Georgia holds teams to the second-lowest point total (66) per game in the SEC, including both conference and non-conference games, second only to Mississippi State (65.3). In league play, UGA is limiting teams to 65.5 points a night, which is the lowest total of any SEC team.
But is Georgia’s defense really the best in the conference?
Consider the following:
Defensive efficiency is calculated by taking the number of points a team allows and dividing it by the number of opponent possessions (then multiplying that number by 100 to show the expected result over 100 possessions). Simply looking at just the total number of points that a team yields doesn’t give the most accurate picture of how well that team is stopping its opposition from scoring. Defensive efficiency takes into account the tempo at which the team plays games at because it considers the total number of possessions into the equation. According to kenpom.com (Ken Pomeroy, statistical guru), UGA’s adjusted defensive efficiency is 95.7, which is very good (26th in the nation). However, there are 6 SEC teams with a better adjusted defensive efficiency than Georgia: Auburn, Kentucky, Mississippi St., Alabama, Tennessee and Texas A&M. Auburn is giving up 72.6 ppg, which is 10th in the conference, but the Tigers are the highest scoring team at 86 ppg. The high amount of points that Auburn is giving up is simply a consequence of the Tigers’ up-tempo style of play.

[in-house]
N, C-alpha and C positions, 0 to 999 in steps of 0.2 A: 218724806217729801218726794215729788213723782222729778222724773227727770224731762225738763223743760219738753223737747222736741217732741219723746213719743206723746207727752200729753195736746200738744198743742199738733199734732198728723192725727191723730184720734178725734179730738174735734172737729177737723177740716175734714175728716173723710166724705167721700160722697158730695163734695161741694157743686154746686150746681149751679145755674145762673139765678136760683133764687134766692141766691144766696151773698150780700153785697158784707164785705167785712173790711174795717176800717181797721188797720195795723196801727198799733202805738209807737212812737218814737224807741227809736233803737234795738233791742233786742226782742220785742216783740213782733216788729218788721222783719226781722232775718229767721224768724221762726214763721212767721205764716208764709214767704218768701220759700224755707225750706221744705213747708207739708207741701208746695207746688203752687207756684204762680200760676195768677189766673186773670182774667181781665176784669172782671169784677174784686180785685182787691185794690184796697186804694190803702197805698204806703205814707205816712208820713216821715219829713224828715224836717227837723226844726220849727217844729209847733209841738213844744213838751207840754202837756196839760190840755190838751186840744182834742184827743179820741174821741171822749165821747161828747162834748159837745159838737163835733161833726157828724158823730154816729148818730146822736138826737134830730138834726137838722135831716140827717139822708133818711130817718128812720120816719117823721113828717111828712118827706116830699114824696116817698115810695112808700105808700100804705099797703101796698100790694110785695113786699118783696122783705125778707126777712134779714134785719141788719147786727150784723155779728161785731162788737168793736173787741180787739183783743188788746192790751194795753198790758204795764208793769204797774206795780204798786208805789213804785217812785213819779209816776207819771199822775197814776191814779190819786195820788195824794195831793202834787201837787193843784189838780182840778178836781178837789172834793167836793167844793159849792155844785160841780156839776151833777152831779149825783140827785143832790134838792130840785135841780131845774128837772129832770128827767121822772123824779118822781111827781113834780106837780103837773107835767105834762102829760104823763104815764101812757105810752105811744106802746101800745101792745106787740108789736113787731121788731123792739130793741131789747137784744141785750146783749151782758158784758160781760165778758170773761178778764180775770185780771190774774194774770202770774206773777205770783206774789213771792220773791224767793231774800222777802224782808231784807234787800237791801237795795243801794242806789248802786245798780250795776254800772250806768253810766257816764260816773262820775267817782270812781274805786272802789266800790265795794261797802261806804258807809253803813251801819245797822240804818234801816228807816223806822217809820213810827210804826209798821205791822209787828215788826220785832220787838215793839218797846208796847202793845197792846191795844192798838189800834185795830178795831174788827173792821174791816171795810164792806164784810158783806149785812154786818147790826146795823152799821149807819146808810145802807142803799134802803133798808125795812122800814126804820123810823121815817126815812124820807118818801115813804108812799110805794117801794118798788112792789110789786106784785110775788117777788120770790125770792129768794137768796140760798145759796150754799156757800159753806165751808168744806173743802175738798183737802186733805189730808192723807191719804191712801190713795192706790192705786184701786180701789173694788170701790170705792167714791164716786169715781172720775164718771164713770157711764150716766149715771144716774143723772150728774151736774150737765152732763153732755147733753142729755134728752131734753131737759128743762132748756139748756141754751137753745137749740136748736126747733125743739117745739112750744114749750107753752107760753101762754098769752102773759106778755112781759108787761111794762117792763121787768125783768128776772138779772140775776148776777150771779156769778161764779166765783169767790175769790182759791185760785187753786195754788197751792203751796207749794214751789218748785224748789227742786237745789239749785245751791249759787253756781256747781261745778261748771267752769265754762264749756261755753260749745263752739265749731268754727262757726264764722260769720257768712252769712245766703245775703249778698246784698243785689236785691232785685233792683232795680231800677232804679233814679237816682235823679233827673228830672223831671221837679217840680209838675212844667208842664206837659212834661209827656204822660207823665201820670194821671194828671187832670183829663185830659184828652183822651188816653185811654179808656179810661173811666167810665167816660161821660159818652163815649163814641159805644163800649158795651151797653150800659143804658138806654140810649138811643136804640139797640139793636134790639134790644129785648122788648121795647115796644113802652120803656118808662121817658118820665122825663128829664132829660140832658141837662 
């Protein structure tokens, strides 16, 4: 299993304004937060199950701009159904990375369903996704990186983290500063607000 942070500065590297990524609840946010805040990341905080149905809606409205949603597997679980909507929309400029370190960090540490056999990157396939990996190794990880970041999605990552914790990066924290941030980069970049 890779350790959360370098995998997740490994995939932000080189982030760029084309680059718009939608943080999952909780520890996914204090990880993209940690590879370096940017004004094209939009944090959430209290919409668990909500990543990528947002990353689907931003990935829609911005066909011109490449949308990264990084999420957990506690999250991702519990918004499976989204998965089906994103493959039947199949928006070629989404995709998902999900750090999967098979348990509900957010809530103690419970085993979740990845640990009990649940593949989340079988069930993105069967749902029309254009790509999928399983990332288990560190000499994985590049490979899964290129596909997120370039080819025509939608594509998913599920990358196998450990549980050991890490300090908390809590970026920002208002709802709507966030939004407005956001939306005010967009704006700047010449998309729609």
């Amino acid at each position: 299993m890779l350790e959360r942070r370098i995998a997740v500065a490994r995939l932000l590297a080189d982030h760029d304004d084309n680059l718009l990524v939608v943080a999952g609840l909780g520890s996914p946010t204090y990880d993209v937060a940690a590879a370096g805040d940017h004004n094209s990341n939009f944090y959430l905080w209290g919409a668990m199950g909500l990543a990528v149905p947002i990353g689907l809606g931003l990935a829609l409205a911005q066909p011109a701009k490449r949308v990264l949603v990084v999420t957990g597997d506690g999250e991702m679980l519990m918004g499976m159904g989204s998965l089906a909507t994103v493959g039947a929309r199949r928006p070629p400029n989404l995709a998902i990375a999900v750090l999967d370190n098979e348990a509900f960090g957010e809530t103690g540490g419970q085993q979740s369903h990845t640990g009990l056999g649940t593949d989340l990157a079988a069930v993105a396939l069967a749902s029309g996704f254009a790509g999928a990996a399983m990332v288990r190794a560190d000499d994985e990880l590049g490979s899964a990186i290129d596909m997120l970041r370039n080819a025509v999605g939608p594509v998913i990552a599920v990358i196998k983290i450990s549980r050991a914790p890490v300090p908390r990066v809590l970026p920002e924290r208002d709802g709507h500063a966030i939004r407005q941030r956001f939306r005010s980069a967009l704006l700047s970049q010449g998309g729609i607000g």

The Bulldogs are averaging only 68.5 possessions per contest. There are 315 college basketball teams that possess the ball more than UGA. Part of that is due to Georgia’s turnover margin (-3.4), which is the worst among SEC teams. But a larger factor into the number of UGA possessions is simply that the Dawgs are playing games at a snail’s pace. Unfortunately, I could not find any sites that calculate shot clock usage because I know that number is out there and it would vindicate my argument. If anyone’s watched a Georgia game this season, they’ve witnessed a team that routinely goes deep into the shot clock before getting an attempt off (or not taking a shot at all). For all you gamblers out there, UGA’s SEC games have only gone over the over-under once this season (disclosure: I’m not giving out gambling advice).
I do think that Mark Fox’s team plays pretty solid defense, especially in the paint. But they are not the best defensive team in the SEC. The Dawgs are somewhere in the middle, and considering that their offensive efficiency is 11th in the conference, that’s just not good enough to get the results that UGA fans are interested in: wins.